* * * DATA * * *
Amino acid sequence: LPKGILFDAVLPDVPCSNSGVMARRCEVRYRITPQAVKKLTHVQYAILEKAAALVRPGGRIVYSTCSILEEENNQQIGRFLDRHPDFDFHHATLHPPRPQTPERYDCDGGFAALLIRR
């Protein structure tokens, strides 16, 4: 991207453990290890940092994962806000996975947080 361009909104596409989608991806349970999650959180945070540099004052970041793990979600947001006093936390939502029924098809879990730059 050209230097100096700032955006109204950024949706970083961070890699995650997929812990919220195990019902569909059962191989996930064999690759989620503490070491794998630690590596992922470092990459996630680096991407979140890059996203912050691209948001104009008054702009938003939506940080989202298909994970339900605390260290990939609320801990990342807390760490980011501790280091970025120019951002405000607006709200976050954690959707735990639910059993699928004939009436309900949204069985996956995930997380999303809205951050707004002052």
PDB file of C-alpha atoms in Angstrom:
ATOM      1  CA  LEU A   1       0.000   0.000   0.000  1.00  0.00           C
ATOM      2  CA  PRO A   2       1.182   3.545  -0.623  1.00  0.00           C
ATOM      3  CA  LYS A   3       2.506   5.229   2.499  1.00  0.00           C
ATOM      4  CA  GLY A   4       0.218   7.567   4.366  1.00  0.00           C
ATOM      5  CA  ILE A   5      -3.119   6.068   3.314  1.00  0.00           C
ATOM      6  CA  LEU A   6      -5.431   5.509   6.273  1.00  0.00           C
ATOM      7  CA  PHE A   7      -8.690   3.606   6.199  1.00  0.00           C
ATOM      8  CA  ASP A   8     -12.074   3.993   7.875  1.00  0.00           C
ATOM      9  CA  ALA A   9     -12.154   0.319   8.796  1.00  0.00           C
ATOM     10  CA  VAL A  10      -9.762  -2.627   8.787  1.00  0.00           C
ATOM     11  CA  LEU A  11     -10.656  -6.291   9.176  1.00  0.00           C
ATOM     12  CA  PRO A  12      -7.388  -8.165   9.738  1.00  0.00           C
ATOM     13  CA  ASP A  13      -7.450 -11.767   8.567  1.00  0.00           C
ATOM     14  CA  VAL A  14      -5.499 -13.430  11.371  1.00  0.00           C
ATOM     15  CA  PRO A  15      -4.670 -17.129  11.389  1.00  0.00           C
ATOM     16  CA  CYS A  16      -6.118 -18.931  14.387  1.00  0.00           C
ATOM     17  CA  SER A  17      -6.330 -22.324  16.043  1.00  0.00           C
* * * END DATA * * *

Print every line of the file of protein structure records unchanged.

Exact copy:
Amino acid sequence: LPKGILFDAVLPDVPCSNSGVMARRCEVRYRITPQAVKKLTHVQYAILEKAAALVRPGGRIVYSTCSILEEENNQQIGRFLDRHPDFDFHHATLHPPRPQTPERYDCDGGFAALLIRR
């Protein structure tokens, strides 16, 4: 991207453990290890940092994962806000996975947080 361009909104596409989608991806349970999650959180945070540099004052970041793990979600947001006093936390939502029924098809879990730059 050209230097100096700032955006109204950024949706970083961070890699995650997929812990919220195990019902569909059962191989996930064999690759989620503490070491794998630690590596992922470092990459996630680096991407979140890059996203912050691209948001104009008054702009938003939506940080989202298909994970339900605390260290990939609320801990990342807390760490980011501790280091970025120019951002405000607006709200976050954690959707735990639910059993699928004939009436309900949204069985996956995930997380999303809205951050707004002052």
PDB file of C-alpha atoms in Angstrom:
ATOM      1  CA  LEU A   1       0.000   0.000   0.000  1.00  0.00           C
ATOM      2  CA  PRO A   2       1.182   3.545  -0.623  1.00  0.00           C
ATOM      3  CA  LYS A   3       2.506   5.229   2.499  1.00  0.00           C
ATOM      4  CA  GLY A   4       0.218   7.567   4.366  1.00  0.00           C
ATOM      5  CA  ILE A   5      -3.119   6.068   3.314  1.00  0.00           C
ATOM      6  CA  LEU A   6      -5.431   5.509   6.273  1.00  0.00           C
ATOM      7  CA  PHE A   7      -8.690   3.606   6.199  1.00  0.00           C
ATOM      8  CA  ASP A   8     -12.074   3.993   7.875  1.00  0.00           C
ATOM      9  CA  ALA A   9     -12.154   0.319   8.796  1.00  0.00           C
ATOM     10  CA  VAL A  10      -9.762  -2.627   8.787  1.00  0.00           C
ATOM     11  CA  LEU A  11     -10.656  -6.291   9.176  1.00  0.00           C
ATOM     12  CA  PRO A  12      -7.388  -8.165   9.738  1.00  0.00           C
ATOM     13  CA  ASP A  13      -7.450 -11.767   8.567  1.00  0.00           C
ATOM     14  CA  VAL A  14      -5.499 -13.430  11.371  1.00  0.00           C
ATOM     15  CA  PRO A  15      -4.670 -17.129  11.389  1.00  0.00           C
ATOM     16  CA  CYS A  16      -6.118 -18.931  14.387  1.00  0.00           C
ATOM     17  CA  SER A  17      -6.330 -22.324  16.043  1.00  0.00           C